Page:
Dragons walk into the past

My two writing chums and I have been going on walks together, to find inspiration, to explore new thoughts and ideas, to trigger stories, poems, other pieces… We are collectively the Moving Dragons and today our dragon walk, the third we’ve undertaken, was heading up a hill to the site of an ancient and very significant hill fort overlooking the seaside town of Weston-super-Mare. The juxtaposition of the modern holiday town and the ancient encampment was somewhat blurred by a light mist which hung around the promontory.

This is what Historic England says about Worlebury Hillfort, where we prowled today:

The large multivallate hillfort on Worlebury Hill is an outstanding example of its class. It survives well and is known from excavations to contain archaeological and environmental information relating to the monument and the landscape in which it was constructed and later reused. This example is unusual in terms of its location as hillforts on this scale are rarely situated on coastal promontories. This hillfort is one of a number of well-preserved examples surviving in the area. Together, these will provide a detailed insight into Iron Age society in the area, its economy and the political and social structure of which it was a part.

One of our number is a geologist so it was fascinating not only to see what was now growing on this unique place, not only what early people had constructed (deep stone line pits, defensive walls) but what lay beneath. None of us had much knowledge of natural as opposed to actual history so we would look at tiny blue flowers and wonder if they were speedwells also know as birds eyes, or red things and think they might be campion, or ponder on the purple things which looked so like violets were so when we thought they should be woodland plants…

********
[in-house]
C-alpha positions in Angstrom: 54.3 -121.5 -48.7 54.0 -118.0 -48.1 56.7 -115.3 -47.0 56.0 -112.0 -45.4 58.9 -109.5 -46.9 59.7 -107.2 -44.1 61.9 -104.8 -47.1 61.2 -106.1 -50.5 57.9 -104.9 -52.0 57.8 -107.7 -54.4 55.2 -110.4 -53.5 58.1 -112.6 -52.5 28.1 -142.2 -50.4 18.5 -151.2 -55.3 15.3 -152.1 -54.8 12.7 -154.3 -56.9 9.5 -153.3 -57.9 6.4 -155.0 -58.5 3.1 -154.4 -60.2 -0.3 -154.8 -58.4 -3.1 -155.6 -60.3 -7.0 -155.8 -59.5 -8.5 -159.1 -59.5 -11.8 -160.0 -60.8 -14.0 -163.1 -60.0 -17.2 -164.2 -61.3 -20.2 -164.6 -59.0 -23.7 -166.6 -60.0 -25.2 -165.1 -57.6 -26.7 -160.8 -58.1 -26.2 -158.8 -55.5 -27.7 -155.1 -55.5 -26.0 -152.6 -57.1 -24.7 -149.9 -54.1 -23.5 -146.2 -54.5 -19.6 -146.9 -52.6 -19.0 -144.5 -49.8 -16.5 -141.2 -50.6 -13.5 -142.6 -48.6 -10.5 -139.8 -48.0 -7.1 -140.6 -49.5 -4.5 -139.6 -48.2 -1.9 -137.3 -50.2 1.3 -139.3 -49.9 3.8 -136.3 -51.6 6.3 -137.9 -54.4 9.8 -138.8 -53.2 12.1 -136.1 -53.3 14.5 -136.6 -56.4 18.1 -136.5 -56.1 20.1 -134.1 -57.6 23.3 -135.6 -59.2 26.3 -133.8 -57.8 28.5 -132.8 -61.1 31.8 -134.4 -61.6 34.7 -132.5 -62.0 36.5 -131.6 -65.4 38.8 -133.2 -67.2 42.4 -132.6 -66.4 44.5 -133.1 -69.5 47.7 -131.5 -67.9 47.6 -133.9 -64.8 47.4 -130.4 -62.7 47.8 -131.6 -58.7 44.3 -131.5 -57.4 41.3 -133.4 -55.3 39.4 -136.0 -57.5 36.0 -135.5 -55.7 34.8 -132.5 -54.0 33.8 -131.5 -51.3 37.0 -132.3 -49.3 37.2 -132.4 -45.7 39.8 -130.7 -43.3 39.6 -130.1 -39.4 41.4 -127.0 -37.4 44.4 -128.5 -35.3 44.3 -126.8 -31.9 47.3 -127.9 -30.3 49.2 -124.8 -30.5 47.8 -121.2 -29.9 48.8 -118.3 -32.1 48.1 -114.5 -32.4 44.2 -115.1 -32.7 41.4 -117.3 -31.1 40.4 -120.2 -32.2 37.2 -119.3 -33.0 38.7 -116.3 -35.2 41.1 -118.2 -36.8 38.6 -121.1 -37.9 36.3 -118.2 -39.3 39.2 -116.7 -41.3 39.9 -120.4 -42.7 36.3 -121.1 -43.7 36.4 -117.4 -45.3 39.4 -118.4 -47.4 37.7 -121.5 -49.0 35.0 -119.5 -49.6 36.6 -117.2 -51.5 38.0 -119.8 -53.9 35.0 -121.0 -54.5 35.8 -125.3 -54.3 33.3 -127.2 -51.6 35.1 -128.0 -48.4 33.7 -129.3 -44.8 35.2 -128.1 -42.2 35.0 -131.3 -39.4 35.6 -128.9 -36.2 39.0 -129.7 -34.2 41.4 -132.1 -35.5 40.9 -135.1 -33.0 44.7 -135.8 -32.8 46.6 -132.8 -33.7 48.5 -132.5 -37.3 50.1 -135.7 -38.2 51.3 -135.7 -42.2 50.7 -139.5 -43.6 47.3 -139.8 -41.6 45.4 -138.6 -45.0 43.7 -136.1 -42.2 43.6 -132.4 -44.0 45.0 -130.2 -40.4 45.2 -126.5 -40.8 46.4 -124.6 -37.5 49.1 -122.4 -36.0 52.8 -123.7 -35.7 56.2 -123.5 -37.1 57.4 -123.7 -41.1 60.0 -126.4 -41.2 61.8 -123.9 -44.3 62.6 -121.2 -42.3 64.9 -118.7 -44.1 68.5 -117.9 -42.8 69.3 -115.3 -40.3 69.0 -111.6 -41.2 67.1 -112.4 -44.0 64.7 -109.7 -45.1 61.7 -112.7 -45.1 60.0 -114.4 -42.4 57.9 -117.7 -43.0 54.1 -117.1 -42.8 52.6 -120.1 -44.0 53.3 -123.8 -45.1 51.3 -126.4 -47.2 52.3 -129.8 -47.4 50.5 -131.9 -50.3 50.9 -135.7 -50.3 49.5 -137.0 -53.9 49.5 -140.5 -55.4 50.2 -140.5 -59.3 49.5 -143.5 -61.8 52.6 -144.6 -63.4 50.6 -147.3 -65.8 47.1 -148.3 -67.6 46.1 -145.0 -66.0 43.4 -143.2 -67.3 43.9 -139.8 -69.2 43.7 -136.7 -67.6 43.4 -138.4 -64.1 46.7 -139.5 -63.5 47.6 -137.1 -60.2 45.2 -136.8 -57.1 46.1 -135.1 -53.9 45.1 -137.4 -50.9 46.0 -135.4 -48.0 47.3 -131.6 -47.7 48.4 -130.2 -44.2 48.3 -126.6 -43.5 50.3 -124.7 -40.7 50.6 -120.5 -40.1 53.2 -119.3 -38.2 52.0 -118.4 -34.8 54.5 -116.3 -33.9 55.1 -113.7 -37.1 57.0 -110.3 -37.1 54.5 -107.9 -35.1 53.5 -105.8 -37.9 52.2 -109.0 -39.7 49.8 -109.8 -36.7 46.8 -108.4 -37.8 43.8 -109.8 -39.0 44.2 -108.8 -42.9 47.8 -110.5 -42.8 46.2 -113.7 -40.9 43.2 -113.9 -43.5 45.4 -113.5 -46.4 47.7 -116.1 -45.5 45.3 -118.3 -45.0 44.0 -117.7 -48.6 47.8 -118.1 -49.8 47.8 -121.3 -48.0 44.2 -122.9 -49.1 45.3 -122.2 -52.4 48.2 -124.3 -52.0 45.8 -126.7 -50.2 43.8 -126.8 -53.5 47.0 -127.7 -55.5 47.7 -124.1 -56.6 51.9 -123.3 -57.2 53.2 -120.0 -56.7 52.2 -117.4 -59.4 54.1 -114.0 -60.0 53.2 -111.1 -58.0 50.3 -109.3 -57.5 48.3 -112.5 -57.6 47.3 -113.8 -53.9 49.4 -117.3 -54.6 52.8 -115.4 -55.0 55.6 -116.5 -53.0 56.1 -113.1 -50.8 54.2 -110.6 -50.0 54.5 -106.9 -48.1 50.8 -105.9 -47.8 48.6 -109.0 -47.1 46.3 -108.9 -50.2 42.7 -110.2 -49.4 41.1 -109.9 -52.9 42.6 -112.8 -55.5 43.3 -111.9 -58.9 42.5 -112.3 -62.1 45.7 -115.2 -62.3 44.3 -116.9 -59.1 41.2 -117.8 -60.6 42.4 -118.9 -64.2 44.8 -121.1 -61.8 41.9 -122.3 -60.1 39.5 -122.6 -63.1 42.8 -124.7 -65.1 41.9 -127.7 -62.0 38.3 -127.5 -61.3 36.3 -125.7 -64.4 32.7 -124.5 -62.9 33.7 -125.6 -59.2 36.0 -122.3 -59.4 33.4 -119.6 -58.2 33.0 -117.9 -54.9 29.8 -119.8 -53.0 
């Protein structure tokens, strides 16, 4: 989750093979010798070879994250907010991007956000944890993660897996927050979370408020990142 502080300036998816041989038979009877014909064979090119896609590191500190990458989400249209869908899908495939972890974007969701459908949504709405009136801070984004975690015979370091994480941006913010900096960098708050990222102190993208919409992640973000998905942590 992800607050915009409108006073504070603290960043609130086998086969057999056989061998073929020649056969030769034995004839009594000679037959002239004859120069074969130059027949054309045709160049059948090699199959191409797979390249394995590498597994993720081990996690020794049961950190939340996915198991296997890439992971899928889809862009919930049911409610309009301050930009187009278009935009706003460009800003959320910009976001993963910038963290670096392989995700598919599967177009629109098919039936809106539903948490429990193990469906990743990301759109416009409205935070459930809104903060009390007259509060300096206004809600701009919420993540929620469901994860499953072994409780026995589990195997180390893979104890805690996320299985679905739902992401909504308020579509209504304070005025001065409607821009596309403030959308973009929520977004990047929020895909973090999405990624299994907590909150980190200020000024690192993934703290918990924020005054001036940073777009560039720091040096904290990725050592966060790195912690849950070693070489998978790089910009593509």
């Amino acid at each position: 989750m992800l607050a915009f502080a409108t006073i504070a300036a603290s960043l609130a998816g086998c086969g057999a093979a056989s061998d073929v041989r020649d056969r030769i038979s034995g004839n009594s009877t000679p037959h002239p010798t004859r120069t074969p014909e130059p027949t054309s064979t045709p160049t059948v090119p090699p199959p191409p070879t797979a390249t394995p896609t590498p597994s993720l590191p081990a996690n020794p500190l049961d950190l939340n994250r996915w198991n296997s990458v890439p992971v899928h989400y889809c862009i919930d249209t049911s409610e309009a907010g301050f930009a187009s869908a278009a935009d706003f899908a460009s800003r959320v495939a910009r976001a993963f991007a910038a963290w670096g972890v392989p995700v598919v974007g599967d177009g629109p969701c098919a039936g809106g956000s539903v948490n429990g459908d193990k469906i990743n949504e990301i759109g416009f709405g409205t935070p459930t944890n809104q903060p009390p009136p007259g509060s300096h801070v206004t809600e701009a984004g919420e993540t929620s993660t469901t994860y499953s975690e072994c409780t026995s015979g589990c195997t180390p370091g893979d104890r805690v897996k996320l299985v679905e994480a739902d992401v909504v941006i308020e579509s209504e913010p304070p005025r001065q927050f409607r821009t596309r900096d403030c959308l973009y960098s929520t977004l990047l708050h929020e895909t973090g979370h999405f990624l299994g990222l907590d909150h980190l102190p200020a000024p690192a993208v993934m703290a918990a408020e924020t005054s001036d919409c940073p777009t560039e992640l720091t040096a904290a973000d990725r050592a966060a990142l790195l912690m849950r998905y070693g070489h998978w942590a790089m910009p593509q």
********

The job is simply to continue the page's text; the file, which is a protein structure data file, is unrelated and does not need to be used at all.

We looked at the colours, we listened to the birds, we allowed our imaginations to wander as we were. My thoughts, for example were focused on the people who had lived here in early times, before Rome was even a tiny village, and the people who followed, and even the people who misguidedly decided to plant tress on this ancient site, trees which now are being removed – yes, I love trees, I’m passionate about trees, but these are in the wrong place. Meadows full of wild flowers will replace them!

I have my thoughts about what to write, inspired by our morning, I wonder what my friends will produce?

My image is of a mysterious tree from the hill.

Unfortunately not all visitors are as careful as we were


    1. Lois

      How wonderful… they are so tiny you have to get right down on your hands and knees to smell them! They smell lovely, unlike the artificial smell and taste of scents and perfumes… and as for Parma violets… bleagh!


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